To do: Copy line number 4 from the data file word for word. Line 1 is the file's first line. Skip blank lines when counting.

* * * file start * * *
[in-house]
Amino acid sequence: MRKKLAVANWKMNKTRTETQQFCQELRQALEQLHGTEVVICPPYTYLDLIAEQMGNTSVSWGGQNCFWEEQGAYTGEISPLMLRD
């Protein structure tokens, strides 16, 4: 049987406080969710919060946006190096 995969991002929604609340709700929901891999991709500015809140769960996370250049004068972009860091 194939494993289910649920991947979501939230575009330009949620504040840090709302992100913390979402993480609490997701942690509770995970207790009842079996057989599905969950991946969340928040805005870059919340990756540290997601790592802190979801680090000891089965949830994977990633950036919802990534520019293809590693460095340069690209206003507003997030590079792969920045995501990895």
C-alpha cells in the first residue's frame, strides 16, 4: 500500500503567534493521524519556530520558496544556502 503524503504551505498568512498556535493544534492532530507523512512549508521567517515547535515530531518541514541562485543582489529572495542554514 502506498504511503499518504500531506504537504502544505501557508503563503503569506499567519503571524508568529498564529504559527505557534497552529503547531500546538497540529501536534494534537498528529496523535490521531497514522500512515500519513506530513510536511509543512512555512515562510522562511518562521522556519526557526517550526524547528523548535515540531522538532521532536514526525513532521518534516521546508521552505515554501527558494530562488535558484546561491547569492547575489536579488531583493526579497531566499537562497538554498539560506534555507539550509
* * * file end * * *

C-alpha cells in the first residue's frame, strides 16, 4: 500500500503567534493521524519556530520558496544556502 503524503504551505498568512498556535493544534492532530507523512512549508521567517515547535515530531518541514541562485543582489529572495542554514 502506498504511503499518504500531506504537504502544505501557508503563503503569506499567519503571524508568529498564529504559527505557534497552529503547531500546538497540529501536534494534537498528529496523535490521531497514522500512515500519513506530513510536511509543512512555512515562510522562511518562521522556519526557526517550526524547528523548535515540531522538532521532536514526525513532521518534516521546508521552505515554501527558494530562488535558484546561491547569492547575489536579488531583493526579497531566499537562497538554498539560506534555507539550509